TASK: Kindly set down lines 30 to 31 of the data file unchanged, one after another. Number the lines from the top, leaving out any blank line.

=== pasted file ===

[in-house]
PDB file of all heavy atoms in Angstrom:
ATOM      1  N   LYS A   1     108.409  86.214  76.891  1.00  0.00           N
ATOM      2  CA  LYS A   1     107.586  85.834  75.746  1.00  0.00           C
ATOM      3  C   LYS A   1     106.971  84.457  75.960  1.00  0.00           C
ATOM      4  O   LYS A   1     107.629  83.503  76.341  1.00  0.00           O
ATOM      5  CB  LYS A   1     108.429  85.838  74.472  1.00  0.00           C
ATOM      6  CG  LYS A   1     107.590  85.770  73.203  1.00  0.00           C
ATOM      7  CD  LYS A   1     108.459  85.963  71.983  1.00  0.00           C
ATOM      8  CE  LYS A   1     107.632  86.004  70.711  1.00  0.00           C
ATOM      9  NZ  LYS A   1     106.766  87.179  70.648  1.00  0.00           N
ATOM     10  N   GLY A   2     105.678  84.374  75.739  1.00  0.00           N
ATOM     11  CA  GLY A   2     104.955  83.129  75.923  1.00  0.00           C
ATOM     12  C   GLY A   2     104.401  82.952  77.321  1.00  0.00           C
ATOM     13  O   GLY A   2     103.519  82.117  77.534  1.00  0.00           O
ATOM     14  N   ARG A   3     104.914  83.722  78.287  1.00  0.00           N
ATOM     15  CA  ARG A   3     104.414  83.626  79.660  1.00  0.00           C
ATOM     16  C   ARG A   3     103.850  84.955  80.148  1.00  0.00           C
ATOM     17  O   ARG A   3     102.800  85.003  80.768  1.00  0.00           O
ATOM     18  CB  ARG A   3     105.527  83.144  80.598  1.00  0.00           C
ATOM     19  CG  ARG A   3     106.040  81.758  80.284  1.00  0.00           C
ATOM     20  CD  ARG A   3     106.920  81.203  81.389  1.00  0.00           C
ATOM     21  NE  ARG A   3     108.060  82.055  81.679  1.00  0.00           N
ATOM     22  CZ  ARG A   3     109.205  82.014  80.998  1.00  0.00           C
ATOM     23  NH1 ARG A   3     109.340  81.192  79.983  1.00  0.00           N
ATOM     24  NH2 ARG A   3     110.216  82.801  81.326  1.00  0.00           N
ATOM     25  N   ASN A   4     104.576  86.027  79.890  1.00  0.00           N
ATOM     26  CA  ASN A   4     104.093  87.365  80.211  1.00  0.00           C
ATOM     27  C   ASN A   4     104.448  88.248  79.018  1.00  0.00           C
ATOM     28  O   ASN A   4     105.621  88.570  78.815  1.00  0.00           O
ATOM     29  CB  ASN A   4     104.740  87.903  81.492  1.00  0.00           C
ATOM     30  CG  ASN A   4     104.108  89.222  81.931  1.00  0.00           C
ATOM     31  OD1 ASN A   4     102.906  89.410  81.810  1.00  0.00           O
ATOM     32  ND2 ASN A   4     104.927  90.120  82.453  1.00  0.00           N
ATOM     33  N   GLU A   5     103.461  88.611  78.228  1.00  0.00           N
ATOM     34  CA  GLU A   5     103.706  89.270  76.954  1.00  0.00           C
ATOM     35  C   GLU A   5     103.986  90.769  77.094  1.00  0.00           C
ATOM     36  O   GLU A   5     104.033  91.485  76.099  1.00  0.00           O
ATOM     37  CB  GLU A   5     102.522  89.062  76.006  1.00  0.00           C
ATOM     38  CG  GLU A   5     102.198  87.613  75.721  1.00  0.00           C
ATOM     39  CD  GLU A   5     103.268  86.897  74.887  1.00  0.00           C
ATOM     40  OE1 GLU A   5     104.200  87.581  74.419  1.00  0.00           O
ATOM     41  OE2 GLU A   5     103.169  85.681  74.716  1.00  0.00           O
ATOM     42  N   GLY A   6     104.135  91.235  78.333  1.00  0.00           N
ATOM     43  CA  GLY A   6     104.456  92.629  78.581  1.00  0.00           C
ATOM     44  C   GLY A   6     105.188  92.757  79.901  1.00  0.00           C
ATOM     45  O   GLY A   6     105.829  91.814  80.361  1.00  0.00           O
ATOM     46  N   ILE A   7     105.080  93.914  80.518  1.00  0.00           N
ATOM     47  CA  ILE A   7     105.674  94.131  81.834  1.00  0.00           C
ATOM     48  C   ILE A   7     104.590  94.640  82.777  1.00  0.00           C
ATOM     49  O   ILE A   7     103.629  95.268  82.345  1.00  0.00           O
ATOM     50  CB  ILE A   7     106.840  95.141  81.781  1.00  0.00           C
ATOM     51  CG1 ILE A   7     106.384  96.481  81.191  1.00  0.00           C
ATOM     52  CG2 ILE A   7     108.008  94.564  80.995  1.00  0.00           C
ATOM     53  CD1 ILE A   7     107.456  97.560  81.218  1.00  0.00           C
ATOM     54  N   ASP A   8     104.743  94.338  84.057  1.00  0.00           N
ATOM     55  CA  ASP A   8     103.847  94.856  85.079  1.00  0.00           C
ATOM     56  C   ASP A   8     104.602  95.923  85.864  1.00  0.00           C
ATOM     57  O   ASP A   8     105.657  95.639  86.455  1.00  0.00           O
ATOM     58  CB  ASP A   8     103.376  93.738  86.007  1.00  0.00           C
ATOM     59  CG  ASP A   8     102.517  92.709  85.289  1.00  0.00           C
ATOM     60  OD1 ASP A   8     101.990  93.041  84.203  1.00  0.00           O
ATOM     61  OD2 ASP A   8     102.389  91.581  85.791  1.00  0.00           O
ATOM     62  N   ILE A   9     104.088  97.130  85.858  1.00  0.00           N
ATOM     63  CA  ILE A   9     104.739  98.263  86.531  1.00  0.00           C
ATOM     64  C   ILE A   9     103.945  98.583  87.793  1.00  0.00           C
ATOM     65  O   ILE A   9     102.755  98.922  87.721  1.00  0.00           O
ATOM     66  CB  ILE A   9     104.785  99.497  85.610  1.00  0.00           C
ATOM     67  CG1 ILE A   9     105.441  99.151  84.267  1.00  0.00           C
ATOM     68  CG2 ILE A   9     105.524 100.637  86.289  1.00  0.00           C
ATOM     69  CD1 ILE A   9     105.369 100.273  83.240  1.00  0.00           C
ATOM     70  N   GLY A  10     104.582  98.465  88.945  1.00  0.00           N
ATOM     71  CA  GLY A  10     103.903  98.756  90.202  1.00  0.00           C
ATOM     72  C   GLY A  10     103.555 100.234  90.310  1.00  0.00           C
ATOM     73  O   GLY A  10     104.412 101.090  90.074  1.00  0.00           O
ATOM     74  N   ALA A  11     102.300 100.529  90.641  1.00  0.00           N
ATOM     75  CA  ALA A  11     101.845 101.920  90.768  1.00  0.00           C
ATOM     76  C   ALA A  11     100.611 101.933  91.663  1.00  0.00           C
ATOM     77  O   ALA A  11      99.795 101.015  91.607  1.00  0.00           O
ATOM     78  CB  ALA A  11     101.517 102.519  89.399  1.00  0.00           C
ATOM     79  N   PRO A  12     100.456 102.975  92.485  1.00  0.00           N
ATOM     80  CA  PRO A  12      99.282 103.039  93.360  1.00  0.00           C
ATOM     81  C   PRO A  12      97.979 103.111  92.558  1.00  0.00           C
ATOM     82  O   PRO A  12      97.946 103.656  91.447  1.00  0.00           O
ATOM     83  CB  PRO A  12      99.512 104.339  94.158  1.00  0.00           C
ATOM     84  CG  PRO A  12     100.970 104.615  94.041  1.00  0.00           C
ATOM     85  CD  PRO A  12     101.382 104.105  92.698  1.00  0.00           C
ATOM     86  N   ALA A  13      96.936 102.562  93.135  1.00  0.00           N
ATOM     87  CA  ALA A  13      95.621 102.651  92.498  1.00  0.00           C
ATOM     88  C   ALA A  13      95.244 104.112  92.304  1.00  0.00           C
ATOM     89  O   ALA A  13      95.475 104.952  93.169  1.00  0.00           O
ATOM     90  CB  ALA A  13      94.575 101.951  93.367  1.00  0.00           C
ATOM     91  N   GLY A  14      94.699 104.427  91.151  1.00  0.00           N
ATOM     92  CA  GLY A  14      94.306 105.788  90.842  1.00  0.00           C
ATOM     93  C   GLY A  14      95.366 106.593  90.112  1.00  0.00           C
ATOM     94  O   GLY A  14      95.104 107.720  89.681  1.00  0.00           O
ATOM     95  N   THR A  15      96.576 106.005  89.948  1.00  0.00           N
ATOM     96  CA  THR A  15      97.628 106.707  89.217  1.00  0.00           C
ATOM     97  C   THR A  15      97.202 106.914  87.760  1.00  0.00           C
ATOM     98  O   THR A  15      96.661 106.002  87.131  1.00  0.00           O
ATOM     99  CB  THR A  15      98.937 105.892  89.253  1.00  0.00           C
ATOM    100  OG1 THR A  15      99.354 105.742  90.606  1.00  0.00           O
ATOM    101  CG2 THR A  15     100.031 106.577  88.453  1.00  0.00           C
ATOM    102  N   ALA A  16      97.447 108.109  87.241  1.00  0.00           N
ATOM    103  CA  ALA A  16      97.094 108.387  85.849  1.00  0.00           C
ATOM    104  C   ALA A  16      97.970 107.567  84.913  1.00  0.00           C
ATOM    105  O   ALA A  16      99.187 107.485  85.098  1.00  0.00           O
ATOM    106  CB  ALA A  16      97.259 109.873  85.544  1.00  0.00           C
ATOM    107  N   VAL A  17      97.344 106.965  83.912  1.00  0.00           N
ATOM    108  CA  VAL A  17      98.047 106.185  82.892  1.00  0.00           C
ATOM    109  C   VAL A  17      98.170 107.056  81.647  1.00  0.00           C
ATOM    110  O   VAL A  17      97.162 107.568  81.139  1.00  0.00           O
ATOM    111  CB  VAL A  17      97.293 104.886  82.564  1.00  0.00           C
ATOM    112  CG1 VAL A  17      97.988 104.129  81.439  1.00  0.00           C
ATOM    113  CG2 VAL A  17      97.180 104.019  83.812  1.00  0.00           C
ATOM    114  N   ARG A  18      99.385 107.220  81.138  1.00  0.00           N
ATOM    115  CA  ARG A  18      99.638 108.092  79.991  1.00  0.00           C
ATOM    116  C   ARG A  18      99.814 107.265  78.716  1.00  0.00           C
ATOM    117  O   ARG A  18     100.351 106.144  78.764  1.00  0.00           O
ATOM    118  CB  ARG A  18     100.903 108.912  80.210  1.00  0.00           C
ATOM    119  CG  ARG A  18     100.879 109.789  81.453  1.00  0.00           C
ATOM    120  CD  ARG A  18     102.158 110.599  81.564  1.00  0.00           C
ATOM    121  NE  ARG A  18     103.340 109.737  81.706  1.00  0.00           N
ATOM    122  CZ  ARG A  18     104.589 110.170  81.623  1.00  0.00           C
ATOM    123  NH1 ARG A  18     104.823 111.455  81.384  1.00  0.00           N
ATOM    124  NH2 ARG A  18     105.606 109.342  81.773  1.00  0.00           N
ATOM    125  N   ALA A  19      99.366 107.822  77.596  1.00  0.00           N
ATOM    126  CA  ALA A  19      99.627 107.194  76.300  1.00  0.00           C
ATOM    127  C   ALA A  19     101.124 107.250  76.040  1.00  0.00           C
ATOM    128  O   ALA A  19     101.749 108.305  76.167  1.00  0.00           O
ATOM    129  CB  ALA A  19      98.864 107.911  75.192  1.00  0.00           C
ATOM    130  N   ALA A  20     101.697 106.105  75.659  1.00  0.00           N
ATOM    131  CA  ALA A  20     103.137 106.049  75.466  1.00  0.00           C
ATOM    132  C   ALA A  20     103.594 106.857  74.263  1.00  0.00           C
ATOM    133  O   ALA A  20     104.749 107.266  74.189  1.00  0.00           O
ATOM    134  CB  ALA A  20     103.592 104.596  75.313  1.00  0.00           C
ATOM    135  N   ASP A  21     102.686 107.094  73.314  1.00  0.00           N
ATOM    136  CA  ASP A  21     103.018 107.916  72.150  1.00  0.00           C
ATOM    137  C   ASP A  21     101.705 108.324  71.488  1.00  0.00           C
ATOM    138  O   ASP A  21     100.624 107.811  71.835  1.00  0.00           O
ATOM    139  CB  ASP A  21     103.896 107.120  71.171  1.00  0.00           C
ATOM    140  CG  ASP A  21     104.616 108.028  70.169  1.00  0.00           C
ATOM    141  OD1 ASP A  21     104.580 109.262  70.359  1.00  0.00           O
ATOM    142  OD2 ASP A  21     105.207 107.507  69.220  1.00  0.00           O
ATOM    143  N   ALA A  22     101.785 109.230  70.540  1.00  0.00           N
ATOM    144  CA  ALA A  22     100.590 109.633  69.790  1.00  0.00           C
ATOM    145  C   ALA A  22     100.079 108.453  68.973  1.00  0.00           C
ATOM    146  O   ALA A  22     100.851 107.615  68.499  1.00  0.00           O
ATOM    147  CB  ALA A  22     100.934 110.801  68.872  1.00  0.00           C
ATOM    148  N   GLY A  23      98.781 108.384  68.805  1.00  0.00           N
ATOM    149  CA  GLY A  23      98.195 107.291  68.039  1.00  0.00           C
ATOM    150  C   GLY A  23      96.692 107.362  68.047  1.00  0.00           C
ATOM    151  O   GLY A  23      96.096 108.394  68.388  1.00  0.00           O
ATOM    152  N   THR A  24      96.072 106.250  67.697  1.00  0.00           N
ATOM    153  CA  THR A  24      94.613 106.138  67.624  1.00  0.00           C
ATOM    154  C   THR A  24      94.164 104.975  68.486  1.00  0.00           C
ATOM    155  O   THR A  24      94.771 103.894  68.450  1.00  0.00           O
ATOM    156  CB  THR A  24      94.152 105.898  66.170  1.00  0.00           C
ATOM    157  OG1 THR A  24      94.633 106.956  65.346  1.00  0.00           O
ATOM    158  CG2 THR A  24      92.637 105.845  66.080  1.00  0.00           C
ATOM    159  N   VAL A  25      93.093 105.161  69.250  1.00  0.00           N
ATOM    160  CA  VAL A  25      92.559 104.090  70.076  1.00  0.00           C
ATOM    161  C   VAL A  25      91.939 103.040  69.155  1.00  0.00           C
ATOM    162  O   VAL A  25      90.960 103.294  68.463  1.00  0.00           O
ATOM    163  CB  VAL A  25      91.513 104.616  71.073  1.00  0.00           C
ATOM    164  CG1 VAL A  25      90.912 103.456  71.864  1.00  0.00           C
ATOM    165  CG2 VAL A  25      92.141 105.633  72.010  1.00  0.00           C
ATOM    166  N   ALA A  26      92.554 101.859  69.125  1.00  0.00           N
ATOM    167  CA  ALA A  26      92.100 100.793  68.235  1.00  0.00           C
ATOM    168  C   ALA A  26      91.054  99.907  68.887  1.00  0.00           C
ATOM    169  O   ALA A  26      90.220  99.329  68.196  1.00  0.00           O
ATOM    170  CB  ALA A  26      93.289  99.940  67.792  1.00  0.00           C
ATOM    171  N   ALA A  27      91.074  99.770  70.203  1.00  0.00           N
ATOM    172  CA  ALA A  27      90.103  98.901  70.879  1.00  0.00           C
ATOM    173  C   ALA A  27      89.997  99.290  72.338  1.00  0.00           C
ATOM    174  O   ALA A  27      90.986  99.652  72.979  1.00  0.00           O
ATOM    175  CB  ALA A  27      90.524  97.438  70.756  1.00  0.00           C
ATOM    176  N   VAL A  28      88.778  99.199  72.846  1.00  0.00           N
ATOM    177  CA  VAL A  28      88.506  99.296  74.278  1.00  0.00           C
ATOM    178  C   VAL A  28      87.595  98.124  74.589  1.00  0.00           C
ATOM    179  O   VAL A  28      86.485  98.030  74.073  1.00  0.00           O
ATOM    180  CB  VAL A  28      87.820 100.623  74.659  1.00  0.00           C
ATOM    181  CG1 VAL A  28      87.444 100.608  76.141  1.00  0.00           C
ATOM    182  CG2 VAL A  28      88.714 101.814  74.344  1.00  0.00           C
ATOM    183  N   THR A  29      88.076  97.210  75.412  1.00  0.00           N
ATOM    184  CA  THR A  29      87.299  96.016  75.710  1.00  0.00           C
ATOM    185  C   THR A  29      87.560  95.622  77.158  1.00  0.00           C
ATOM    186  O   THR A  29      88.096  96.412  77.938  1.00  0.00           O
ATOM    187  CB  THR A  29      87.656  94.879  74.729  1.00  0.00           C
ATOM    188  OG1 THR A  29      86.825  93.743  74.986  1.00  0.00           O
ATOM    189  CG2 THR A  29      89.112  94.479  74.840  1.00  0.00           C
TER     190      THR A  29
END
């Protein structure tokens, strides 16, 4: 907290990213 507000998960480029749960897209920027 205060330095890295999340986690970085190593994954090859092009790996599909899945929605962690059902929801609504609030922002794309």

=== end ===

ATOM     28  O   ASN A   4     105.621  88.570  78.815  1.00  0.00           O
ATOM     29  CB  ASN A   4     104.740  87.903  81.492  1.00  0.00           C